The Washington-Centerville Public Library is running an Erma Bombeck writing competition. Writers can submit 450 words in two categories – human interest and humor.
From the site:
A personal essay “deals lightly, often humorously, with personal experiences, opinions, and prejudices, stressing especially the unusual or novel in attitude and having to do with the various aspects of everyday life.” ˜Phillip Lopate, The Art of the Personal Essay.
Erma Bombeck inspired people worldwide with her columns and books about life’s trials and tribulations. Her memory lives on in the Erma Bombeck Writing Competition hosted every two years by the Washington-Centerville Public Library and the University of Dayton.
Over 1,300 writers from around the world entered the 2008 competition!
On Tuesday, 1/5/10, the Wall Street Journal published the best and worst jobs of 2010 (as compiled by job site CareerCast.com). While I’m not sure how we can possibly know the best and worst jobs of just 5 days into the new year, I’m curious about spot 74: author (books).
According to the WSJ, the list is based on five criteria–environment, income, employment outlook, physical demands, and stress. To put the list in some perspective, actuary is in the top spot, while roustabout placed last. Typist/Word Processor is ranked 60th, PR Exec 79th, Psychiatrist 98th,and Nurse (registered) 100th. Reporter (newspaper), one of writing’s sister professions, clocks in at 184.
Now, while I’m happy plugging away at my keyboard and listening to the voices in my head (Don’t Jump! Eat ze wagon wheel! Chocolate is a vegetable!) I think 74th out of 200, or the 63rd percentile, is actually quite high for writing. Why? As with most things, there’s a lot more to writing than salary.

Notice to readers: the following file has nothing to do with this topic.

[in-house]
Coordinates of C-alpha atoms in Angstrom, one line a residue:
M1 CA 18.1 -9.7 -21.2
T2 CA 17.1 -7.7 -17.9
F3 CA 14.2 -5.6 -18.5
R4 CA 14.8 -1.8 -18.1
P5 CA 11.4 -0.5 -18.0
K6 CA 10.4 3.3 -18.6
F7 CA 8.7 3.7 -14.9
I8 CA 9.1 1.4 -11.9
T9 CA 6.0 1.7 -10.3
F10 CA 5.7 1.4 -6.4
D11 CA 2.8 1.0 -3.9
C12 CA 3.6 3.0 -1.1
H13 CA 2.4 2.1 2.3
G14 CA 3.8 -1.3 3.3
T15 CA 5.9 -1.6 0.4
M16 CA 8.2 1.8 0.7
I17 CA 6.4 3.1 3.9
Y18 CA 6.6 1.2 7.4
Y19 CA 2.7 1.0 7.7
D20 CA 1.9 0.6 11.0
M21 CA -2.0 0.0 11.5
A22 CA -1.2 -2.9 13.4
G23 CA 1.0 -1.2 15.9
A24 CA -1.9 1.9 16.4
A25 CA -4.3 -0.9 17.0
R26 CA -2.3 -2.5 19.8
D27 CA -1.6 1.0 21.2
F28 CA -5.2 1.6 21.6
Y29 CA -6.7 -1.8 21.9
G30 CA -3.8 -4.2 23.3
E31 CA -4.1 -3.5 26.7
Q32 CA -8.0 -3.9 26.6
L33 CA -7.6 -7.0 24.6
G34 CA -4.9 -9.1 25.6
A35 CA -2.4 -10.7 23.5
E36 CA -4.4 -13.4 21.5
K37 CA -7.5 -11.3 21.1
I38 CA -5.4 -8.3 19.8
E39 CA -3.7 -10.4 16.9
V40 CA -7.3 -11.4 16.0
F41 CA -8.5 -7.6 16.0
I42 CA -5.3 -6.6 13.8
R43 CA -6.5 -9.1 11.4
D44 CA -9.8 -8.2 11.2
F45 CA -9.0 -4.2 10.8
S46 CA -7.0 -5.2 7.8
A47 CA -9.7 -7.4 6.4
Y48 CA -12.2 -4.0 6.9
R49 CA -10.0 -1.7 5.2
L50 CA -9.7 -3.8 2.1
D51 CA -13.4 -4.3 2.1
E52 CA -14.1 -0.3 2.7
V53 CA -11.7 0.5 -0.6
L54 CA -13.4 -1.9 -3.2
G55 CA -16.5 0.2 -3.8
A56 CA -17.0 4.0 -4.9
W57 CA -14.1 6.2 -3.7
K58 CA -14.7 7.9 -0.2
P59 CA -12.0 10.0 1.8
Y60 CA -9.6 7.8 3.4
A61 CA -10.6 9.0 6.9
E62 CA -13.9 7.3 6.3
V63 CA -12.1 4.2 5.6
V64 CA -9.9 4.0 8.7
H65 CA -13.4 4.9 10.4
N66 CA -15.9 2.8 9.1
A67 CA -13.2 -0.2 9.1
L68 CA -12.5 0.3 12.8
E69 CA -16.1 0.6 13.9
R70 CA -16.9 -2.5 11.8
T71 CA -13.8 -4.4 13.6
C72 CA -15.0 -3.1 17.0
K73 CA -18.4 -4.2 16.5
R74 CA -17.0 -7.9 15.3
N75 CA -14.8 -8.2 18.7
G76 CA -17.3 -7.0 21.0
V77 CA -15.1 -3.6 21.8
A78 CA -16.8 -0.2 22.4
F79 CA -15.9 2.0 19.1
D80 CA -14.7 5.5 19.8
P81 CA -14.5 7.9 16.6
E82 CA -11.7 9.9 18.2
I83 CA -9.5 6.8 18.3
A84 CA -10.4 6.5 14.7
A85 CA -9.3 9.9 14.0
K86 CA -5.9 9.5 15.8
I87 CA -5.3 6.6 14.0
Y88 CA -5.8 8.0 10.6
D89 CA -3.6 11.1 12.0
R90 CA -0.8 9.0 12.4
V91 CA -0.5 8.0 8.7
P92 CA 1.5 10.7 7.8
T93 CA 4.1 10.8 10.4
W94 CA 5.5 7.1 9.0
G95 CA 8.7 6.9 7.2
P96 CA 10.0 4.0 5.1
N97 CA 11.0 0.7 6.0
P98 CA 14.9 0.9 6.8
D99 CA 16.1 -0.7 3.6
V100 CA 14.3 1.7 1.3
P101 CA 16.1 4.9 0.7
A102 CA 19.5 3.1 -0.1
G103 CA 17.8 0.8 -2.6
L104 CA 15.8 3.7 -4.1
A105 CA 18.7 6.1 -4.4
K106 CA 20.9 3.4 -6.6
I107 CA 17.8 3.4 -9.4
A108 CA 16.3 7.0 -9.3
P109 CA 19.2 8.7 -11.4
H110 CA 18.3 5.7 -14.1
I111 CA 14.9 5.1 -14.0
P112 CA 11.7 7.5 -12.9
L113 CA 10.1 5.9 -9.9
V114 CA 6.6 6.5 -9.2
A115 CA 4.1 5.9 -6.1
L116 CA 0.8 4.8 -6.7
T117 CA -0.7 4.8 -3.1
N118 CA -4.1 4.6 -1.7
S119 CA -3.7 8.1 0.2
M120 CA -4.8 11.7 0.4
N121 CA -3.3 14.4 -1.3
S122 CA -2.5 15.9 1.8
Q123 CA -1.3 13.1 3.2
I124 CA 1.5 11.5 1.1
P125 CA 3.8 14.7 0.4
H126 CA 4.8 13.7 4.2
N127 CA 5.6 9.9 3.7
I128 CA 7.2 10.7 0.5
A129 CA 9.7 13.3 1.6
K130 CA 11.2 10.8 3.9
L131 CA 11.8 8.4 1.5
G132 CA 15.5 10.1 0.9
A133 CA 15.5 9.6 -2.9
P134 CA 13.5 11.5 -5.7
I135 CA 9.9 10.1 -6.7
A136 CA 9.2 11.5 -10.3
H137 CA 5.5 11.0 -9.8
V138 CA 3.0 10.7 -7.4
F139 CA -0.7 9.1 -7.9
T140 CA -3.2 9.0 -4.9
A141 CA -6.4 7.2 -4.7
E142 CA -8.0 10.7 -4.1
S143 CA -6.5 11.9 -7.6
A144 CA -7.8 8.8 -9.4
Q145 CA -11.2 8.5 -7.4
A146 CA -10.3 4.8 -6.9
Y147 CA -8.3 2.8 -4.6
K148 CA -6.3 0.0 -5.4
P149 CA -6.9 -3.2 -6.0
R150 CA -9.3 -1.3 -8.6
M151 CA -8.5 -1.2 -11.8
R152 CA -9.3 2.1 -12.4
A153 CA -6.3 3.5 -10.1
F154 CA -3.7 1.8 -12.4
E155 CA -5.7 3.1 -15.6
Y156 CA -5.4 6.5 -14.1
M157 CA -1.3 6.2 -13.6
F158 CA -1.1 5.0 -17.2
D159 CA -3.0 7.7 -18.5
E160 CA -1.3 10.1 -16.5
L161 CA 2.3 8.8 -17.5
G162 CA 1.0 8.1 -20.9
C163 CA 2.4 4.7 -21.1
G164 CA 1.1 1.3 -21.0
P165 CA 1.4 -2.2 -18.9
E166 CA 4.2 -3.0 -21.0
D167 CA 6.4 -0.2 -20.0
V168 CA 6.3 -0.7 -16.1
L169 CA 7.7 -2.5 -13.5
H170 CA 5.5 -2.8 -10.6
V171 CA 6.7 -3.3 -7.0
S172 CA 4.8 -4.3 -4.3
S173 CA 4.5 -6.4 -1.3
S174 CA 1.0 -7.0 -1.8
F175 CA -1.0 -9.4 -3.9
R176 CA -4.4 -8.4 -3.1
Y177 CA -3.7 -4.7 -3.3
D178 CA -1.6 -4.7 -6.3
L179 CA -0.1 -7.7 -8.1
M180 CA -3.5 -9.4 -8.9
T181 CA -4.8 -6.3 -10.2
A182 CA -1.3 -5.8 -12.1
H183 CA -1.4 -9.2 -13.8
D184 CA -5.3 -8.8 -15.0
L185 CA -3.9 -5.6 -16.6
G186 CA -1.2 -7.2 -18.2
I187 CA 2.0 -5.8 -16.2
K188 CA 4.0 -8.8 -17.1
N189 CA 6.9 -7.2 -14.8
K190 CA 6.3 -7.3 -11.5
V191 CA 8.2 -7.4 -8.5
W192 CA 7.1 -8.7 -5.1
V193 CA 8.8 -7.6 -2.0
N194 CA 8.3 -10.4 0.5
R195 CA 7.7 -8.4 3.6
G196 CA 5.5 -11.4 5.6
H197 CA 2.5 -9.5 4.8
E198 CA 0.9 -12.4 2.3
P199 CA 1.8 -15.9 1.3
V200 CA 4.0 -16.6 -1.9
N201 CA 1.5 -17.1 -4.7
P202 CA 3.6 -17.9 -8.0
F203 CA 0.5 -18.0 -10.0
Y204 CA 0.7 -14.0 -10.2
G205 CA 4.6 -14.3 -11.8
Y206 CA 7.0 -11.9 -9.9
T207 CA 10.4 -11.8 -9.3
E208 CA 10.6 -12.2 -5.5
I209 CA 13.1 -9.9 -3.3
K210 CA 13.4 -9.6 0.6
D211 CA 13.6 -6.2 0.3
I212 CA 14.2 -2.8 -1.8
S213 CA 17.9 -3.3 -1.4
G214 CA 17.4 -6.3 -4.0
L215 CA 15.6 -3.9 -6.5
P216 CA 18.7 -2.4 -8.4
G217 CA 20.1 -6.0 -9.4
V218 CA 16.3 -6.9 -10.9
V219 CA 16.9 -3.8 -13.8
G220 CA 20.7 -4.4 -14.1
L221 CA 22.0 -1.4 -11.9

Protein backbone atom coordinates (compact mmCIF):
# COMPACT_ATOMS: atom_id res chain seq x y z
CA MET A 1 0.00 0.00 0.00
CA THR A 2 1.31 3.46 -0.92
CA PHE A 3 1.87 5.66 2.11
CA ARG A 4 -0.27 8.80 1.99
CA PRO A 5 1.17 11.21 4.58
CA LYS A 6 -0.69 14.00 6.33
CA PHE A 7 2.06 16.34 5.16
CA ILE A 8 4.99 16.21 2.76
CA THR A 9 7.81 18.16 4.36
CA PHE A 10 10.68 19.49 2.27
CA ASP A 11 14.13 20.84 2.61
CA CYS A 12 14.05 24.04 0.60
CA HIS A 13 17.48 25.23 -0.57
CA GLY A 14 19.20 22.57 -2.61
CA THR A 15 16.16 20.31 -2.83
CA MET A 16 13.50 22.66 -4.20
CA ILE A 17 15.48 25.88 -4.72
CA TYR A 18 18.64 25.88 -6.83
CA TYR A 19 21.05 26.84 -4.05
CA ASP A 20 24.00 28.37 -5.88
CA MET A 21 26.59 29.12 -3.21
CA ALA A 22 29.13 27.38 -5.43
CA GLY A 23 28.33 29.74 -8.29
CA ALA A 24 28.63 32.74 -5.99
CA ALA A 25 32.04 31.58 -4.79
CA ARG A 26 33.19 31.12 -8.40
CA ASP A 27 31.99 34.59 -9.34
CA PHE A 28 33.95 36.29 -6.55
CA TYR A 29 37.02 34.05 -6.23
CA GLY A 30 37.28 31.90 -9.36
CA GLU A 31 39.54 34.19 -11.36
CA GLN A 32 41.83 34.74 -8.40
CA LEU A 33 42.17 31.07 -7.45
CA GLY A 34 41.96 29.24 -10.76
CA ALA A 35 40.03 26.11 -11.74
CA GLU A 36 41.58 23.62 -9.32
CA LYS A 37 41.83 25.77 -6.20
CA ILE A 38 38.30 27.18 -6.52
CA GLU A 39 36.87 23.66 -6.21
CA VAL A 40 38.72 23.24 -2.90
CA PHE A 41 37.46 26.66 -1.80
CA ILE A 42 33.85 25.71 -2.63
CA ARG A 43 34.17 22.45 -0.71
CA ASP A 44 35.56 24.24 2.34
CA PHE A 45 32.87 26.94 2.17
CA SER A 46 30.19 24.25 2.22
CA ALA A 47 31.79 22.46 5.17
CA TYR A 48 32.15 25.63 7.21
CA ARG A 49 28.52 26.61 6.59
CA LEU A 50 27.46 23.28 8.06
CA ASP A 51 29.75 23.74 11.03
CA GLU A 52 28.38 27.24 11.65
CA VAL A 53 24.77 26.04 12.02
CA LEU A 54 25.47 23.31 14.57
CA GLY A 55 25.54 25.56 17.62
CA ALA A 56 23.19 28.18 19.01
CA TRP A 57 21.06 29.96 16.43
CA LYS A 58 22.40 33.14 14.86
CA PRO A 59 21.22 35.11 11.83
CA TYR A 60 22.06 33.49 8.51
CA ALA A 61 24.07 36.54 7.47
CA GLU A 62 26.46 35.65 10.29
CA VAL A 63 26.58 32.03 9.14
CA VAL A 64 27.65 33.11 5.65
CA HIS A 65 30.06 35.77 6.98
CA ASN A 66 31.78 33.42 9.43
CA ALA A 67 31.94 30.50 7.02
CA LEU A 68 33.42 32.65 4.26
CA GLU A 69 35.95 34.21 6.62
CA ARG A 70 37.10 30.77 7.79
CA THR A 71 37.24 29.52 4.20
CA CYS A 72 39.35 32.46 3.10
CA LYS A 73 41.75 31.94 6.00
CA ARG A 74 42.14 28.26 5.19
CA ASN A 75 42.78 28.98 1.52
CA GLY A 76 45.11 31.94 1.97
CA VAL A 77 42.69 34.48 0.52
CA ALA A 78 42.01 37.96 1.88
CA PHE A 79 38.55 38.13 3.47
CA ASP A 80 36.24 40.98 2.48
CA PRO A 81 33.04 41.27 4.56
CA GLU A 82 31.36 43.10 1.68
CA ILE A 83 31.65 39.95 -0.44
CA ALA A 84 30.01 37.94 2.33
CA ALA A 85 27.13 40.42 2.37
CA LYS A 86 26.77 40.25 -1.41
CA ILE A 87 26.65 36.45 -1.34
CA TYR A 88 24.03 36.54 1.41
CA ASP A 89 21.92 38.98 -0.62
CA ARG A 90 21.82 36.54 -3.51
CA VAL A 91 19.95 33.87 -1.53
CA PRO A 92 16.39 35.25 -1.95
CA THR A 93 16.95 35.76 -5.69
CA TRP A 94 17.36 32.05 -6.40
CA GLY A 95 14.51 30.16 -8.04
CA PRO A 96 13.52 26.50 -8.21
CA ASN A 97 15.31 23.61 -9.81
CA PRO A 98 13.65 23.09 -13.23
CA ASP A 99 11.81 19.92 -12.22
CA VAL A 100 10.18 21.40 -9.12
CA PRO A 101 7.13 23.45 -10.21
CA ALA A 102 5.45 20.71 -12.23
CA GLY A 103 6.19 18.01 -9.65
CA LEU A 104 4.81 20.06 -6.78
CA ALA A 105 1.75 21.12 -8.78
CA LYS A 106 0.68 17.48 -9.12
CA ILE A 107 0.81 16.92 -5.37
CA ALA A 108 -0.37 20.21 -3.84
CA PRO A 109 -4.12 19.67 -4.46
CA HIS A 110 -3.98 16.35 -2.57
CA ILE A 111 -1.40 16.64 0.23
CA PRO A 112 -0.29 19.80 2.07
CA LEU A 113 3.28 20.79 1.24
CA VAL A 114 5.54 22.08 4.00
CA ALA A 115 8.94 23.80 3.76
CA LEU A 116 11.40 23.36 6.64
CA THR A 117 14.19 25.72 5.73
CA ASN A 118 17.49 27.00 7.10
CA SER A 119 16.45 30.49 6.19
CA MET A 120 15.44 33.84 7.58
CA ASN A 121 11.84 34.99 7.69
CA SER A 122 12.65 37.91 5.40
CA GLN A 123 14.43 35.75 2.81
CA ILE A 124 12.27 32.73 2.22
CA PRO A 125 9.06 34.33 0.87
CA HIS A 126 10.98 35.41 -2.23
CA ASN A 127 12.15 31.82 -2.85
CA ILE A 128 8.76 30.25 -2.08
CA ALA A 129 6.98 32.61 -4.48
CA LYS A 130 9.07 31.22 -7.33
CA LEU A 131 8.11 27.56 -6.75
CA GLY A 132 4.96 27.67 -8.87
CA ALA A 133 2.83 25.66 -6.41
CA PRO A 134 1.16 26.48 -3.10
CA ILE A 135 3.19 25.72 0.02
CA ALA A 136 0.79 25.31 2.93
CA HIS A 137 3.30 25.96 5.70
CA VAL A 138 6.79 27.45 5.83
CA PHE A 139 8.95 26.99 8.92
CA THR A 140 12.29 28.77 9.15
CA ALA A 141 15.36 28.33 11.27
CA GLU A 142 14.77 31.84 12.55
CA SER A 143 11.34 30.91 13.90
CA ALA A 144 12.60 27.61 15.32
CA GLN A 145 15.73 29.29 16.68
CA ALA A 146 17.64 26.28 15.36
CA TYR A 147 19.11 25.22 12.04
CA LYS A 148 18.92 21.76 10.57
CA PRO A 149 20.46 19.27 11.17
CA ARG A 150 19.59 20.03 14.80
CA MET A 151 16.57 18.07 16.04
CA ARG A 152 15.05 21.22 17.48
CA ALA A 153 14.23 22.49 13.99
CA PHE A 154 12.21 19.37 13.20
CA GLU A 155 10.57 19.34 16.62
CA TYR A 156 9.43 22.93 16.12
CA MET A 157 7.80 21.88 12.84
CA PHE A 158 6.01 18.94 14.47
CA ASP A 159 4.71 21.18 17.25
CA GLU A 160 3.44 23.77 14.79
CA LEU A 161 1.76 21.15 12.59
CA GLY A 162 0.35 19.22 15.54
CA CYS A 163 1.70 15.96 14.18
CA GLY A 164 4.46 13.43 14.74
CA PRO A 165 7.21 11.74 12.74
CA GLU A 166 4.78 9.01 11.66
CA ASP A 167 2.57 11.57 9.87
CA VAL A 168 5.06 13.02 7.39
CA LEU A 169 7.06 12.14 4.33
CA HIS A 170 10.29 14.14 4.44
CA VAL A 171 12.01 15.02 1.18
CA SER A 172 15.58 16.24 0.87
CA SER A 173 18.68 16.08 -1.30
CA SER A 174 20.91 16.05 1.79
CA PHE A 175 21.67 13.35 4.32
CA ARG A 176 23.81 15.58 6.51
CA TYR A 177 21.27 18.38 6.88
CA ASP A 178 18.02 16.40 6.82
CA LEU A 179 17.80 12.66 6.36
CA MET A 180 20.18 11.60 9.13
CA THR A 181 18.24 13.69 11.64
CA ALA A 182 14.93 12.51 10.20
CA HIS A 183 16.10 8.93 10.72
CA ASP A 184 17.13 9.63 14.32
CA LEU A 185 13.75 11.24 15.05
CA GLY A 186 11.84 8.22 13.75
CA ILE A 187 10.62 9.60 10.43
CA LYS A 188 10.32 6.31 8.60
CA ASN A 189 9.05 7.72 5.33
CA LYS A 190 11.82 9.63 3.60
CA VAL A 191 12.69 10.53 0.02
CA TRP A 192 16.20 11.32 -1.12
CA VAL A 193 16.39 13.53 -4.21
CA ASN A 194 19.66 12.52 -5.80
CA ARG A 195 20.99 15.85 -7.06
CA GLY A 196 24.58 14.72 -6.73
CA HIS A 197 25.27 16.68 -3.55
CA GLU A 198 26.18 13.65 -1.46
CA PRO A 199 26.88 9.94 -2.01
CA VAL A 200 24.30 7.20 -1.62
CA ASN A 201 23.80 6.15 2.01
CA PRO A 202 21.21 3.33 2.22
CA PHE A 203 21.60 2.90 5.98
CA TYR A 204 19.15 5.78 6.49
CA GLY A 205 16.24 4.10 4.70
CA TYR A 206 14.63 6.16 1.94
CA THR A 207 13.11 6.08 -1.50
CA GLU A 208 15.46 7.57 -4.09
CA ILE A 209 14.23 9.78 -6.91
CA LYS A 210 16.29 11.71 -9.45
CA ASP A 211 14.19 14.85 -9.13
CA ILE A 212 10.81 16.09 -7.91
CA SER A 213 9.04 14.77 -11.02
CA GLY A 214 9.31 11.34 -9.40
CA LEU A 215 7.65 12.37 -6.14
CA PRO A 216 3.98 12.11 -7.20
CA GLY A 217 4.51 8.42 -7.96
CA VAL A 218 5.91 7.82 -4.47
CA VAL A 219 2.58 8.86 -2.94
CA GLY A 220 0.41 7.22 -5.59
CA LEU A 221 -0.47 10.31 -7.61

Many writers, full-time, part-time, or hobbyist, work from home. It may be from a dedicated study, or, as in my case, it may be in a rocking chair, beneath tired teething baby and precariously balanced laptop. But working from home has its drawbacks.
Overwork is a common complaint of the writer, especially she who moonlights as a stay-at-home-mother, full-time corporate exec, podiatrist, or pastry chef. In fact, there are few writers who actually get to write full time, and finding precious moments to put words to paper can be even more challenge than writing the dreaded query letter. Interruptions are another worry–it’s incredibly hard to focus on that love scene if your one year old is screaming for string cheese, your husband is waxing poetic about the latest Warhammer 40K book, and your cat is performing exploratory surgery on your prize-winning geraniums. Perhaps worst of all, though, is isolation. Writing is a solitary pursuit, a mind game only you can play. There are no other hamsters to crowd into the wheel and to help push your mileage up, no one to hang around the water cooler and chat with, no boss to get you motivated. A writer is entirely dependent on his or herself–even the most dedicated agent or editor can’t put words on the page for you.
According to CareerCast’s research, an entry level author can expect to earn $28,000 p.a., a mid-level $53,000 p.a., and a high-level author $107,000. The latter figures, though not Harry Potter or Twilight-esque, sound quite nice, don’t they? If we’re conservative about the time it takes to write a novel – say, 8 months, the hourly rate looks pretty good.
8 months = 30 x 8 days = 240 days.
4 hours per day X 240 = 960 hours
28, 000/960 = $29.10/hour for an entry-level writer.
53,000/960 = $55.20/hour for a mid-level writer
107,000/960 = $111.50/hour for a high-level writer
Of course, that’s not factoring in genesis, development, any planning, finding representation or a publisher, or the myriad to-and-froing with said agent or editor. In fact, Miss Snark, literary agent and ex-blogger, recommends:
- Finishing your first book
- Writing your second book.
- Rereading the first book, then using the experience gained from the second to fix it.
She then warns that this process will take around two years. So, if we redo that calculation, remembering that it’s likely the first novel will never see the light of day: